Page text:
ANIS KIDWAI, Bina Das, Hansa Wadkar, Prabha Khaitan and Temsula Ao were all born in colonial India and actively participated in the making of an independent nation. Anis Kidwai was one of India’s first female Rajya Sabha members. Bina Das helped organise the Quit India movement in Calcutta. Hansa Wadkar was a popular actress in early Marathi cinema. Prabha Khaitan managed two companies, wrote several novels, and translated the French writer Simone de Beauvoir’s seminal feminist text, The Second Sex, into Hindi. Temsula Ao is Nagaland’s most famous living writer.
All these women were pioneers in their professions, but unlike more glamorous women memoirists of their era—Amrita Pritam, Shaukat Azmi, Leela Naidu, Vina Mazumdar, Kamaladevi Chattopadhyay, Gayatri Devi, Durga Khote—they aren’t famous enough to have achieved immortality. They inhabit the tenuous territory between success and celebrity. They led fulfilling and trailblazing lives, but not readily accessible ones, and often their stories about themselves are the only ones we have. Luckily, they all wrote memoirs that have appeared in the original English or in translation over the last four years.
These memoirs illuminate a lifestyle often overlooked in popular representations of Indian women: that of the independent, middle-class, working woman. Some of these memoirists were single, others were married and yet profoundly alone. If the implicit bargain here is loneliness for success, how does any woman negotiate that price? Recent mainstream culture offers working women a few dubious solutions. Last year, a controversial Airtel campaign implied that however authoritative a woman might be at work, she ought to compensate for that authority by pampering her husband at home. Bollywood now takes women who work a little more seriously as well: movies like No One Killed Jessica, Page 3, and even The Dirty Picture feature women whose careers are at the forefront of their lives. A more appropriate comparison for the memoirs in this essay, however, is Satyajit Ray’s 1963 movie Mahanagar, which is about a housewife who decides to work, much to her family’s chagrin. Like Arati, the protagonist of Ray’s movie, these memoirists thought of a career more as a financial necessity than an enjoyment or entitlement, and while all these women were battered by the lives they chose, not all were shattered by them.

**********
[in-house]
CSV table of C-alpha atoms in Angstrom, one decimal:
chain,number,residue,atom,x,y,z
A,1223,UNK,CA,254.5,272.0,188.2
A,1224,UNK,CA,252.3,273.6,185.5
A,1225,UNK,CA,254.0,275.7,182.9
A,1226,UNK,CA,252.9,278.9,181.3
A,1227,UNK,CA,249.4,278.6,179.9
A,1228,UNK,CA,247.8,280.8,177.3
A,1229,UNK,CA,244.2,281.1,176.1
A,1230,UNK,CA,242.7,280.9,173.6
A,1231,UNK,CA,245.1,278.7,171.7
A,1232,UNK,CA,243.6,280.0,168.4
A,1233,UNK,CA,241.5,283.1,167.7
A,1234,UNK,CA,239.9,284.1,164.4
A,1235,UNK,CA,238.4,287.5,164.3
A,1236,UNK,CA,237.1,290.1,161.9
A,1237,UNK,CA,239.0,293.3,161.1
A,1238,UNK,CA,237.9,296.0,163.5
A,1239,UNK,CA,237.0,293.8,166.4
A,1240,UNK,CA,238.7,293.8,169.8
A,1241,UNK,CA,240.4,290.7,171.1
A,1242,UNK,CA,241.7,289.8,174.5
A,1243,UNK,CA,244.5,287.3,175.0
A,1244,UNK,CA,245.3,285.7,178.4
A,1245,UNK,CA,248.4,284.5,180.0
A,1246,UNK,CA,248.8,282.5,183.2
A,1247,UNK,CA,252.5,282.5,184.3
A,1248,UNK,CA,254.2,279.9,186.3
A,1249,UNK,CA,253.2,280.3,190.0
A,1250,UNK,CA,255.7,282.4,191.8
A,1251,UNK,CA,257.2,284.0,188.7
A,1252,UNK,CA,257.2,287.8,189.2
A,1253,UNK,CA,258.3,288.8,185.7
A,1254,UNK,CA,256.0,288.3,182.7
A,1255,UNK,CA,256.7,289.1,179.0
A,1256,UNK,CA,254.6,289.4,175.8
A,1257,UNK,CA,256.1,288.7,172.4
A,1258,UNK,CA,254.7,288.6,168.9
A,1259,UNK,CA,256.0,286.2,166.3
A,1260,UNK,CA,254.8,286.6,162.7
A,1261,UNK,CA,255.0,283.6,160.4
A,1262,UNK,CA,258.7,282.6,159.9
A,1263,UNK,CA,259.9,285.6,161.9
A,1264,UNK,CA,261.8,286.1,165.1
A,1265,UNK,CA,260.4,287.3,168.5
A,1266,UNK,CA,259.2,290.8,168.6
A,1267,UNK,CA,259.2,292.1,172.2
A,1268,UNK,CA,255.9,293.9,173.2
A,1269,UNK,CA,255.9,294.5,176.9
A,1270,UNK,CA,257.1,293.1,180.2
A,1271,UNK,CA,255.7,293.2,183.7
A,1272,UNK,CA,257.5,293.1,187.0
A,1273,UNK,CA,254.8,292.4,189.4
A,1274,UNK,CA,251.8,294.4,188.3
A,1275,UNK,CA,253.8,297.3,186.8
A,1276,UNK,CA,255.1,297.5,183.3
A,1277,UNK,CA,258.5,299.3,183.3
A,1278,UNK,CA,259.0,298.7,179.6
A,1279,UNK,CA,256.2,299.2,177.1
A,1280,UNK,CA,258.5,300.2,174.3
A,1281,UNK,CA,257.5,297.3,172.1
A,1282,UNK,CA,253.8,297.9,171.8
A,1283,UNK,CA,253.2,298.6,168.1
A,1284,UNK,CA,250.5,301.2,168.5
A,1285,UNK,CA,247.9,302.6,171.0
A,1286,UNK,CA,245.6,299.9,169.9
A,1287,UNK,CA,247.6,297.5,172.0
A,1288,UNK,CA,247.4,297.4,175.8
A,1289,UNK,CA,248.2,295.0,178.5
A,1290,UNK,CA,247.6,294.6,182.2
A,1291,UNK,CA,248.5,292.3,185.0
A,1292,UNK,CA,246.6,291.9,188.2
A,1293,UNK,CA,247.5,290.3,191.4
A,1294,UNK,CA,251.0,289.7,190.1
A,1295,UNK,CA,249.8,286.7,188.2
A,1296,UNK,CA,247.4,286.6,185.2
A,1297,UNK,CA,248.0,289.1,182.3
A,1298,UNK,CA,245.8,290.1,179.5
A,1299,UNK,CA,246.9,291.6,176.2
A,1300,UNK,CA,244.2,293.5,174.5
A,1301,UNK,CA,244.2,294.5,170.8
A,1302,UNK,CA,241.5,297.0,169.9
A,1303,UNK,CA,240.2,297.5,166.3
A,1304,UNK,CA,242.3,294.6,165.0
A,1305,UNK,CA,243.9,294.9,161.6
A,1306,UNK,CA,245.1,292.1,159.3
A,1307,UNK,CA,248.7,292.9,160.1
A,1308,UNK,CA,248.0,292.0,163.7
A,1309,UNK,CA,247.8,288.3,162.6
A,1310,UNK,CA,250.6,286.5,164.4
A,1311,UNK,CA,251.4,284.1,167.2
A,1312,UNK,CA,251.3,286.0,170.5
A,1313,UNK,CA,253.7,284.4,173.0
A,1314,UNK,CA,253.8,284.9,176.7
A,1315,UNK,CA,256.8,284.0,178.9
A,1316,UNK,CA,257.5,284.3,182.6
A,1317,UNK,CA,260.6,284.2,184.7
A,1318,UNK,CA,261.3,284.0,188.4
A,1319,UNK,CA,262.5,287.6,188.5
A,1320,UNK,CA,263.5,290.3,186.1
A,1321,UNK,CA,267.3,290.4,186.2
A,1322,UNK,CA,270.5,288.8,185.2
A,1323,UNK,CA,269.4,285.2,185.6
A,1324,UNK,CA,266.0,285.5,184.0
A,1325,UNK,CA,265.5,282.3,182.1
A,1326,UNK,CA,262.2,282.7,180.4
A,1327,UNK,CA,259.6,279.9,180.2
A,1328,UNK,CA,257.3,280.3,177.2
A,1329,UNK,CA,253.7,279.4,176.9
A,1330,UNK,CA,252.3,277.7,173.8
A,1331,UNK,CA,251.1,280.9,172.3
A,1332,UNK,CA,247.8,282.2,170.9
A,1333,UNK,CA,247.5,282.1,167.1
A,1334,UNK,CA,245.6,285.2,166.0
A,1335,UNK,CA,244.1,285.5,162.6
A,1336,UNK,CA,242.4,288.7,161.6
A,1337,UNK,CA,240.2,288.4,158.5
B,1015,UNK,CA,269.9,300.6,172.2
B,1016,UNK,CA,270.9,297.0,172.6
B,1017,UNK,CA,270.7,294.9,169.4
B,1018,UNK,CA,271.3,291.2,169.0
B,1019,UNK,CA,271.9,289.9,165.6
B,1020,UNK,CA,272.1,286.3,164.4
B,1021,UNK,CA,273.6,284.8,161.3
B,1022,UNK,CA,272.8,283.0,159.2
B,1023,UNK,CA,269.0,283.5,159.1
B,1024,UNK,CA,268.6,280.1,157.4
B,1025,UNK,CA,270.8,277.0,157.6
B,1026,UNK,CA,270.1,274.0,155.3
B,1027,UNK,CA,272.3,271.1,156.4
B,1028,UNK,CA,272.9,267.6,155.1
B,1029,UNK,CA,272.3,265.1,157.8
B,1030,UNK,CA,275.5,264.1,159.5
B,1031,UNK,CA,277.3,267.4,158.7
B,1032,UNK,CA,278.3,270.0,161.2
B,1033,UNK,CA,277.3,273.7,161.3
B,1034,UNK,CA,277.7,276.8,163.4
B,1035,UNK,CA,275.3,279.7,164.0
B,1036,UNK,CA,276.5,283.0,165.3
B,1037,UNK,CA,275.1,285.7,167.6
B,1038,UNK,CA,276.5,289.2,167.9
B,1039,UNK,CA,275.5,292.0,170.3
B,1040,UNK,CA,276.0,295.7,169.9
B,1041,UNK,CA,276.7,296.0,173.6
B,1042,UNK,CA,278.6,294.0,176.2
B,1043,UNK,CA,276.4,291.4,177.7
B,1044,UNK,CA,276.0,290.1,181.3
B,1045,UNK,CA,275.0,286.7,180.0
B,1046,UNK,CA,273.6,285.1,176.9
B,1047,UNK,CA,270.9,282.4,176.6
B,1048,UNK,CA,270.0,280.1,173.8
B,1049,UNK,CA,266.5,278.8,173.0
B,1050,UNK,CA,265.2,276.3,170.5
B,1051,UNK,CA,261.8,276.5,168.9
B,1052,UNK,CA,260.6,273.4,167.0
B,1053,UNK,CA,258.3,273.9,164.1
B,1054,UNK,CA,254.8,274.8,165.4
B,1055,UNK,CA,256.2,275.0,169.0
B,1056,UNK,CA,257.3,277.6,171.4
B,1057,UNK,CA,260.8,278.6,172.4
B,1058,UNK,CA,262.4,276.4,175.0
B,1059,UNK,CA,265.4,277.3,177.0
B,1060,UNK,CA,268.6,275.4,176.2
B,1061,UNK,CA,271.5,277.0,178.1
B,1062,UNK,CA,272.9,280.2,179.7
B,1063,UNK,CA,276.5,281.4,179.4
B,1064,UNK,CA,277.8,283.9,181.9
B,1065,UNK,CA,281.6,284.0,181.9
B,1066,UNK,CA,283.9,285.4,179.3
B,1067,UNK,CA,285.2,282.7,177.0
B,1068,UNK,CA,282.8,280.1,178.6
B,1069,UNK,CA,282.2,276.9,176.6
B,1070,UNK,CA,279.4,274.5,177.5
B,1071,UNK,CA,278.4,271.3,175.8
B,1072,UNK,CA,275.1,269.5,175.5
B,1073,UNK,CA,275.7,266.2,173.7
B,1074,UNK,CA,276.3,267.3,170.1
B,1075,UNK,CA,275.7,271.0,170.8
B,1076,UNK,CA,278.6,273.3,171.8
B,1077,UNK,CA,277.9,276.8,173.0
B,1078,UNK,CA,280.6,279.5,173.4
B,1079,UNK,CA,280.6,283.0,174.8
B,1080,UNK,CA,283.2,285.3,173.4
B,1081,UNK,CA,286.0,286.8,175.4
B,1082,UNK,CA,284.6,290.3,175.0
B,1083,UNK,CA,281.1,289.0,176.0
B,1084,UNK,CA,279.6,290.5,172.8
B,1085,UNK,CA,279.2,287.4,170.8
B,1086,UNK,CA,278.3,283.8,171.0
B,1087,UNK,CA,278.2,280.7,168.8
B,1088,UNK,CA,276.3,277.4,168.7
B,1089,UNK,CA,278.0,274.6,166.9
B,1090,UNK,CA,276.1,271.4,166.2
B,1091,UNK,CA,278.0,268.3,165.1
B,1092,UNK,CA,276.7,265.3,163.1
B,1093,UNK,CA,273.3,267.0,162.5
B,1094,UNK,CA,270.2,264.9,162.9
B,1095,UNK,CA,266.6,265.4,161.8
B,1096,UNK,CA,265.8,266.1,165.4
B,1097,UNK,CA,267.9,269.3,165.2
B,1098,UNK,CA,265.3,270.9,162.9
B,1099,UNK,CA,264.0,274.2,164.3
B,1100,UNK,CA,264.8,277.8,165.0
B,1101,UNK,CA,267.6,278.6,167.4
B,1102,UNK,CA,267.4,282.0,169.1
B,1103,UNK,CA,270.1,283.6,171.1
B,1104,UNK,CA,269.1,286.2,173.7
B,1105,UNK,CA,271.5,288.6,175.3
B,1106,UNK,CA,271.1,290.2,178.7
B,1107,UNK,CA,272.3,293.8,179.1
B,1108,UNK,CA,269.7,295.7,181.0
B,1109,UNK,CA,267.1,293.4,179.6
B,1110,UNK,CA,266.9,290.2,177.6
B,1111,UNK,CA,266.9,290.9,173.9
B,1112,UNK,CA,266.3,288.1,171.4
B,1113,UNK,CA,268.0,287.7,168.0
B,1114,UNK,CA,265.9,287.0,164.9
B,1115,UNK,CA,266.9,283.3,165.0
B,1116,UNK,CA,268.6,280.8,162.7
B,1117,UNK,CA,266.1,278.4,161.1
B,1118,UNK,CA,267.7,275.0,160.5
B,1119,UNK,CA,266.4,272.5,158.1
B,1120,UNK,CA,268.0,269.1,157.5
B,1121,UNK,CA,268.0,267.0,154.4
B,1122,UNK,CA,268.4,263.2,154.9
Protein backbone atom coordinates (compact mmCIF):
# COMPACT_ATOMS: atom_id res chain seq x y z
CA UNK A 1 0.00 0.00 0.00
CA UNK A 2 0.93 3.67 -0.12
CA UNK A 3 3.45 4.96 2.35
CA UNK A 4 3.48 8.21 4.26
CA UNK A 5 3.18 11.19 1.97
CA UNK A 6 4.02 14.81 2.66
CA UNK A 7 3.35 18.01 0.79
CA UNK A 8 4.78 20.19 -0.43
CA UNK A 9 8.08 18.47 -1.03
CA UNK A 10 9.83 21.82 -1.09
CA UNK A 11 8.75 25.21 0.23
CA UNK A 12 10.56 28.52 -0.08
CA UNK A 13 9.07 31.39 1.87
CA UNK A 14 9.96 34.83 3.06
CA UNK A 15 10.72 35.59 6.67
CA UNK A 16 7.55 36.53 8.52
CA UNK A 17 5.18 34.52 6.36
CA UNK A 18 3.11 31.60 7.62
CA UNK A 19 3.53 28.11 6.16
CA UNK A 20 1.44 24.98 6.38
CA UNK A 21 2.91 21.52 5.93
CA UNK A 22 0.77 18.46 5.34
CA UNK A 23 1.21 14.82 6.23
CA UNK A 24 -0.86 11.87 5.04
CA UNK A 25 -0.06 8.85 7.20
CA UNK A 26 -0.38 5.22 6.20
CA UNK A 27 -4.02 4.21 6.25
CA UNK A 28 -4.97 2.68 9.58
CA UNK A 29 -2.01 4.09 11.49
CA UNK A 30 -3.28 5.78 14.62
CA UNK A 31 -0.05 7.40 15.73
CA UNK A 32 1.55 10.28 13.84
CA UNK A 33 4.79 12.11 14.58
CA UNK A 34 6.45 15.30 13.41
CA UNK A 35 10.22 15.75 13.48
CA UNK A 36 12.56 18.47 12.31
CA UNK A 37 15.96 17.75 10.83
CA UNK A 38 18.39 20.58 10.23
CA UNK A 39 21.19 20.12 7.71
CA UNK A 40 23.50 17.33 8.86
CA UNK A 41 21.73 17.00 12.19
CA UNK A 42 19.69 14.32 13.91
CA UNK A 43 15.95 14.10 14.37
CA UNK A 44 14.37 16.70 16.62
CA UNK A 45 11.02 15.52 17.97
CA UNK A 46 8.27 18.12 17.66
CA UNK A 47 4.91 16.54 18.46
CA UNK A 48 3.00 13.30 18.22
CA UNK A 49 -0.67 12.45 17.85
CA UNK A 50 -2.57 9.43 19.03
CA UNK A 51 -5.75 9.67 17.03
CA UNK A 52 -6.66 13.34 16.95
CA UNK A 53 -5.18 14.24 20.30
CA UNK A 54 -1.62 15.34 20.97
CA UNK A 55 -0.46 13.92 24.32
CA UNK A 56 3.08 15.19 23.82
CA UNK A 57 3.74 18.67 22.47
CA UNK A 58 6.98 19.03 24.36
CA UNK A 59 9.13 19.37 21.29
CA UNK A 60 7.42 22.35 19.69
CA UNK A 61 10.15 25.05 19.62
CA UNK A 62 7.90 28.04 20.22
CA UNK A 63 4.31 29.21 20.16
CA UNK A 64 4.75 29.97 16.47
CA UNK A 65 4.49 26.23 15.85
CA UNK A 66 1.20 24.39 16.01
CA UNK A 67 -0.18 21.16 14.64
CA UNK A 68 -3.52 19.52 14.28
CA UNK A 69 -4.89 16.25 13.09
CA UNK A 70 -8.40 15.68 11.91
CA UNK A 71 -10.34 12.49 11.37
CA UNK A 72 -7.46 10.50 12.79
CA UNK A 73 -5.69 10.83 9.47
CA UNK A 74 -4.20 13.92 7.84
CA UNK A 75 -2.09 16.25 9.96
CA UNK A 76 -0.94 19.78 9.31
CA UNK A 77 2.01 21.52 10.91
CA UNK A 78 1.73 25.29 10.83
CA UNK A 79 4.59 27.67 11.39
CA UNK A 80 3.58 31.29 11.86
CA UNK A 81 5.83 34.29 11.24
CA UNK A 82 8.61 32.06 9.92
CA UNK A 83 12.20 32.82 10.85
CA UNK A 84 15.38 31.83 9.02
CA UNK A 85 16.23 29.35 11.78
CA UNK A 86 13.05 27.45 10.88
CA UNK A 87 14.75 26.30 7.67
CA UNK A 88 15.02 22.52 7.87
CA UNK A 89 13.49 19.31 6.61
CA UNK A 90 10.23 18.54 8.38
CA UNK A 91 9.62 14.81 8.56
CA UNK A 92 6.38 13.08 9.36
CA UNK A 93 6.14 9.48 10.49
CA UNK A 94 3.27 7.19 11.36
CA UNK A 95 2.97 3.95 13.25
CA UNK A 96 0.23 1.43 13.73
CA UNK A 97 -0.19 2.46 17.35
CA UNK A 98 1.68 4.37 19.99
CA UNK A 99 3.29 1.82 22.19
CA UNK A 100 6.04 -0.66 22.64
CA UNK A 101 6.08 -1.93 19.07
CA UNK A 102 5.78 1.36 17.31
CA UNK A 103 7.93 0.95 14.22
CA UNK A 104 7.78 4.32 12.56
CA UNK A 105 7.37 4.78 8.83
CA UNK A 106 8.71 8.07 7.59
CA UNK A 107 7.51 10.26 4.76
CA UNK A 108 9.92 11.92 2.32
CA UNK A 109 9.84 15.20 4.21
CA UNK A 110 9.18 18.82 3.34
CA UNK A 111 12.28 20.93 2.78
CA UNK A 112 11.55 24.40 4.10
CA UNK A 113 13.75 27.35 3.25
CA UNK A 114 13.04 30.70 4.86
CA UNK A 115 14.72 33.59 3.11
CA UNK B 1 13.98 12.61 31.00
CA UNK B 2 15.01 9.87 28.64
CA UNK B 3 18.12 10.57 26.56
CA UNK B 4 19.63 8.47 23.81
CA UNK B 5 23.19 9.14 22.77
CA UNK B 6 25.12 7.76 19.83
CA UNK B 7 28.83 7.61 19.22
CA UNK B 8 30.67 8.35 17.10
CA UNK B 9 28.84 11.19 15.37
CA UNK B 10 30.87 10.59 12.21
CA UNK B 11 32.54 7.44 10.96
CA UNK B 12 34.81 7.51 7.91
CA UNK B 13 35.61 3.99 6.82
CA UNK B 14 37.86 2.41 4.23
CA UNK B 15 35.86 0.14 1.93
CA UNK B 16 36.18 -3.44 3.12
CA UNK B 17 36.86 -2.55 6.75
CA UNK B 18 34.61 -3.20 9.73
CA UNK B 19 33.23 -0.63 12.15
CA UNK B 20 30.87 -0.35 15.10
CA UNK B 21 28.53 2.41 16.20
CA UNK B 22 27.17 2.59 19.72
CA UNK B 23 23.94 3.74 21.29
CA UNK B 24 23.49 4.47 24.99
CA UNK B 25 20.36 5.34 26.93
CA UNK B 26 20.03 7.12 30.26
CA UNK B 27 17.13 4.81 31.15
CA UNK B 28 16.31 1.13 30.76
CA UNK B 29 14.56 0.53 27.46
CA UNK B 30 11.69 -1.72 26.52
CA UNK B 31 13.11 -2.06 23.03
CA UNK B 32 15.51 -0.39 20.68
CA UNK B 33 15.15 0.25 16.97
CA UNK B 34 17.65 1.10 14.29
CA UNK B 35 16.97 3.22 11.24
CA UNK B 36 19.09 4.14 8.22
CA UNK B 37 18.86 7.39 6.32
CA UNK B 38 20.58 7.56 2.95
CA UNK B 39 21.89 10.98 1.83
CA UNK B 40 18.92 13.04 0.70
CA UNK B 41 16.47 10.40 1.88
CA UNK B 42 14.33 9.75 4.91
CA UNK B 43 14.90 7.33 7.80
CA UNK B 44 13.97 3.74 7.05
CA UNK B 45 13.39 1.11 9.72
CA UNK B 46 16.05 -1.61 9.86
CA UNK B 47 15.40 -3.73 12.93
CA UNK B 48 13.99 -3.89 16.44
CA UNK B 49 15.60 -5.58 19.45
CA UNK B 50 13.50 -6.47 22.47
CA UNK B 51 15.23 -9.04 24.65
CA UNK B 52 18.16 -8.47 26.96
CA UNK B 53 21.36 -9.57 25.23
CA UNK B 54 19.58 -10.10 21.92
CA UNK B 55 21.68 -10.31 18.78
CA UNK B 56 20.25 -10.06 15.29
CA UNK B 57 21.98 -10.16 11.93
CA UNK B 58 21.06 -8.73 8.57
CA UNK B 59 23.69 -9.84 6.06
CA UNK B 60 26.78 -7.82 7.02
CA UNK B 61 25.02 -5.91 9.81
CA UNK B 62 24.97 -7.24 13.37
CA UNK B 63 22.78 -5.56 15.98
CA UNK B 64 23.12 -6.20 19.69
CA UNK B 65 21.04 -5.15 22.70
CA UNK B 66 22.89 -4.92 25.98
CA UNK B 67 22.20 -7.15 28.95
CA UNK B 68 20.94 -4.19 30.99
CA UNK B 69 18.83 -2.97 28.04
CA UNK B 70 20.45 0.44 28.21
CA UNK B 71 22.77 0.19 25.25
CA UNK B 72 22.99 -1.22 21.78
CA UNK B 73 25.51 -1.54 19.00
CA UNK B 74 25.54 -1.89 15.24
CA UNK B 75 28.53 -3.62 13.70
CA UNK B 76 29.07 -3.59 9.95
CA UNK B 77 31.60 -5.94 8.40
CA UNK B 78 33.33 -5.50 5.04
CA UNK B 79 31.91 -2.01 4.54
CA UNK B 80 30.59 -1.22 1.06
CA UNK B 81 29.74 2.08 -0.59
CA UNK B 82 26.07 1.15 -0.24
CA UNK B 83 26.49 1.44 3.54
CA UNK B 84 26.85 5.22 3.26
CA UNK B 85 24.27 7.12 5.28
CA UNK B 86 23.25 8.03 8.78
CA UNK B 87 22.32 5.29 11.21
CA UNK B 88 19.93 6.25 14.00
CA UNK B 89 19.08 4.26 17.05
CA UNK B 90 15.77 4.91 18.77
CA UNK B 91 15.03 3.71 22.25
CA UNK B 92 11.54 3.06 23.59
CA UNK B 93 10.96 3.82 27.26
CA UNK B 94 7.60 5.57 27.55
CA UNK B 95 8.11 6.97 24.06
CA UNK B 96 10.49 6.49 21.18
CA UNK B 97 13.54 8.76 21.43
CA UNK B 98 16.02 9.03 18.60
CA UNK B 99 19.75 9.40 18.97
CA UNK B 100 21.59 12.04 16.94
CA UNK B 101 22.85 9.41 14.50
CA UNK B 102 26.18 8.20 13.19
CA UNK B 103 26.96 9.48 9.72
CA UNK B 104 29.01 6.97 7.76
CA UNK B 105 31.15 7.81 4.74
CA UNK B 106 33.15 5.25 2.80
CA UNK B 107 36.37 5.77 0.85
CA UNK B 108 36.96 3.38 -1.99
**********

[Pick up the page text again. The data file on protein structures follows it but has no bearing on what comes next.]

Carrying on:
Anis Kidwai, the eldest of this group, was born into a genteel Muslim home in the Barabanki district of Uttar Pradesh in 1906. In her unfinished Urdu autobiography, Ghubar-e-Karwaan, published in 1983, Kidwai describes the syncretic world of her youth, where Hindus and Muslims not only coexisted, but also celebrated festivals and prayed together: “Ram and Rahim, Ali and Fatima were … exquisitely yoked together in this imagination.” In 1919, at the age of thirteen, Kidwai was married to a man named Shafi, and her oldest daughter, Azadi, was born two years later. It seems to have been a happy marriage, until Shafi Kidwai was murdered in October 1947. He was the administrator of the Municipal Board of Mussoorie, and had received several death threats in the weeks before his assassination, but he refused to leave the city. Azaadi ki Chhaon Mein, Kidwai’s 1974 memoir of the Partition, begins in the weeks leading up to that fateful day. It was translated into English by her granddaughter, Ayesha Kidwai, and published as In Freedom’s Shade in 2011.
Kidwai begins the book by reminiscing about India’s first Independence Day:
I remember well that first 15th August, the designated day of liberation, rung in by the horrifying shrieks of terror resounding from Calcutta across to East and West Punjab. The day when the corpse of Delhi was being mangled underfoot, the day when women were being dishonoured. A day of freedom, yes, but a freedom slashed and streaked with blood. A day choked by smoke and fire … On that day, India took its first steps back into the past.
In Freedom’s Shade is a harrowing book, compassionate to its subjects but merciless to the reader, who is reminded that the cost of freedom was not only a brutalized population, but also the destruction of a way of life. It tells stories of women raped by their neighbours, children bartered for food, and destitute families huddled under a single blanket to protect themselves against the Delhi winter. After her husband’s death, Kidwai joined the Shanti Dal, a peacekeeping organisation that worked in the resettlement camps and helped secure food and blankets for refugees. The group also tried to prevent further outbreaks of violence by establishing dialogue between hostile communities—who had, until recently, lived together peacefully for generations. The Shanti Dal didn’t, of course, entirely succeed, but there were many small victories: a couple reunited, a school opened for orphans, a village pacified. Kidwai writes in ruthless detail about the horrors she witnessed, but highlights, always, the quiet moments of kindness and generosity between people.